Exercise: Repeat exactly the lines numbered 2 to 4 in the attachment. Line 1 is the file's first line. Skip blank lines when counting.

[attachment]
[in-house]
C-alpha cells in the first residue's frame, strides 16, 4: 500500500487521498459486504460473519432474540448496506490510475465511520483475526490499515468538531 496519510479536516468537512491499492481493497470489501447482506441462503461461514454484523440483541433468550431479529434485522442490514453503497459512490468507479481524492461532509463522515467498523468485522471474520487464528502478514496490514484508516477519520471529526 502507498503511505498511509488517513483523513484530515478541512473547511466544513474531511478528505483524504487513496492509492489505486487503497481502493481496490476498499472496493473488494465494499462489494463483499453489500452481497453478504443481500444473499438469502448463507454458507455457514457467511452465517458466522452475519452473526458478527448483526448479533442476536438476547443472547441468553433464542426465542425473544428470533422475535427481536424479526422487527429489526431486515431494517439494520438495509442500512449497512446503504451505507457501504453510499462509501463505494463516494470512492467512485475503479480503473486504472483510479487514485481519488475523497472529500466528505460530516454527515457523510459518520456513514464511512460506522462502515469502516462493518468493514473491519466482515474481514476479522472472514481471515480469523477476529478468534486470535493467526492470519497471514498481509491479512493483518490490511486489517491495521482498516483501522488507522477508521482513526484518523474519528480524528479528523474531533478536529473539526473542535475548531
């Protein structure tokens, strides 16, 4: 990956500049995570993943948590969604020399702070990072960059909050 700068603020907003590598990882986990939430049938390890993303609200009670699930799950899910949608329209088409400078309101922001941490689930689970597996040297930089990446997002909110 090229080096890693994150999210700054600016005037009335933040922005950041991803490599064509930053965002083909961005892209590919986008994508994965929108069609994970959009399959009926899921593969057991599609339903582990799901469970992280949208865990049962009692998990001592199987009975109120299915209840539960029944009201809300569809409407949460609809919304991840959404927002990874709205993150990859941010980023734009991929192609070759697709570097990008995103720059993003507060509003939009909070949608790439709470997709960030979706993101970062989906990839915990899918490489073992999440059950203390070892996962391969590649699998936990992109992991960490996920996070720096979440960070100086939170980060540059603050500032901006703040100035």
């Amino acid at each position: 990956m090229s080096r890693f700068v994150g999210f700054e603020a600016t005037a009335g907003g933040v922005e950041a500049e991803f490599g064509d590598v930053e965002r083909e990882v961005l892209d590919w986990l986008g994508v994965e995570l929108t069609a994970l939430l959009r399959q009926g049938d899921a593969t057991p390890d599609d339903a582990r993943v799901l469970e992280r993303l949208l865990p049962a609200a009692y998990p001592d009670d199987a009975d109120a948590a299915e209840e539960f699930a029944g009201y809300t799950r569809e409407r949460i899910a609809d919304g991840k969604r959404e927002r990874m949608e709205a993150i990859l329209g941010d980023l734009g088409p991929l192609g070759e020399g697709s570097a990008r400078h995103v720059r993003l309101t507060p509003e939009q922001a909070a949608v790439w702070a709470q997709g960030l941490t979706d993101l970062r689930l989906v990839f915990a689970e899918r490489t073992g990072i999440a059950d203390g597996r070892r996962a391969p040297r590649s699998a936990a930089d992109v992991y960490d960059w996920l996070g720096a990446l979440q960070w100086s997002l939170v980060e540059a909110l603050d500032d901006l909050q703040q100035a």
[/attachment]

C-alpha cells in the first residue's frame, strides 16, 4: 500500500487521498459486504460473519432474540448496506490510475465511520483475526490499515468538531 496519510479536516468537512491499492481493497470489501447482506441462503461461514454484523440483541433468550431479529434485522442490514453503497459512490468507479481524492461532509463522515467498523468485522471474520487464528502478514496490514484508516477519520471529526 502507498503511505498511509488517513483523513484530515478541512473547511466544513474531511478528505483524504487513496492509492489505486487503497481502493481496490476498499472496493473488494465494499462489494463483499453489500452481497453478504443481500444473499438469502448463507454458507455457514457467511452465517458466522452475519452473526458478527448483526448479533442476536438476547443472547441468553433464542426465542425473544428470533422475535427481536424479526422487527429489526431486515431494517439494520438495509442500512449497512446503504451505507457501504453510499462509501463505494463516494470512492467512485475503479480503473486504472483510479487514485481519488475523497472529500466528505460530516454527515457523510459518520456513514464511512460506522462502515469502516462493518468493514473491519466482515474481514476479522472472514481471515480469523477476529478468534486470535493467526492470519497471514498481509491479512493483518490490511486489517491495521482498516483501522488507522477508521482513526484518523474519528480524528479528523474531533478536529473539526473542535475548531
């Protein structure tokens, strides 16, 4: 990956500049995570993943948590969604020399702070990072960059909050 700068603020907003590598990882986990939430049938390890993303609200009670699930799950899910949608329209088409400078309101922001941490689930689970597996040297930089990446997002909110 090229080096890693994150999210700054600016005037009335933040922005950041991803490599064509930053965002083909961005892209590919986008994508994965929108069609994970959009399959009926899921593969057991599609339903582990799901469970992280949208865990049962009692998990001592199987009975109120299915209840539960029944009201809300569809409407949460609809919304991840959404927002990874709205993150990859941010980023734009991929192609070759697709570097990008995103720059993003507060509003939009909070949608790439709470997709960030979706993101970062989906990839915990899918490489073992999440059950203390070892996962391969590649699998936990992109992991960490996920996070720096979440960070100086939170980060540059603050500032901006703040100035």
């Amino acid at each position: 990956m090229s080096r890693f700068v994150g999210f700054e603020a600016t005037a009335g907003g933040v922005e950041a500049e991803f490599g064509d590598v930053e965002r083909e990882v961005l892209d590919w986990l986008g994508v994965e995570l929108t069609a994970l939430l959009r399959q009926g049938d899921a593969t057991p390890d599609d339903a582990r993943v799901l469970e992280r993303l949208l865990p049962a609200a009692y998990p001592d009670d199987a009975d109120a948590a299915e209840e539960f699930a029944g009201y809300t799950r569809e409407r949460i899910a609809d919304g991840k969604r959404e927002r990874m949608e709205a993150i990859l329209g941010d980023l734009g088409p991929l192609g070759e020399g697709s570097a990008r400078h995103v720059r993003l309101t507060p509003e939009q922001a909070a949608v790439w702070a709470q997709g960030l941490t979706d993101l970062r689930l989906v990839f915990a689970e899918r490489t073992g990072i999440a059950d203390g597996r070892r996962a391969p040297r590649s699998a936990a930089d992109v992991y960490d960059w996920l996070g720096a990446l979440q960070w100086s997002l939170v980060e540059a909110l603050d500032d901006l909050q703040q100035a």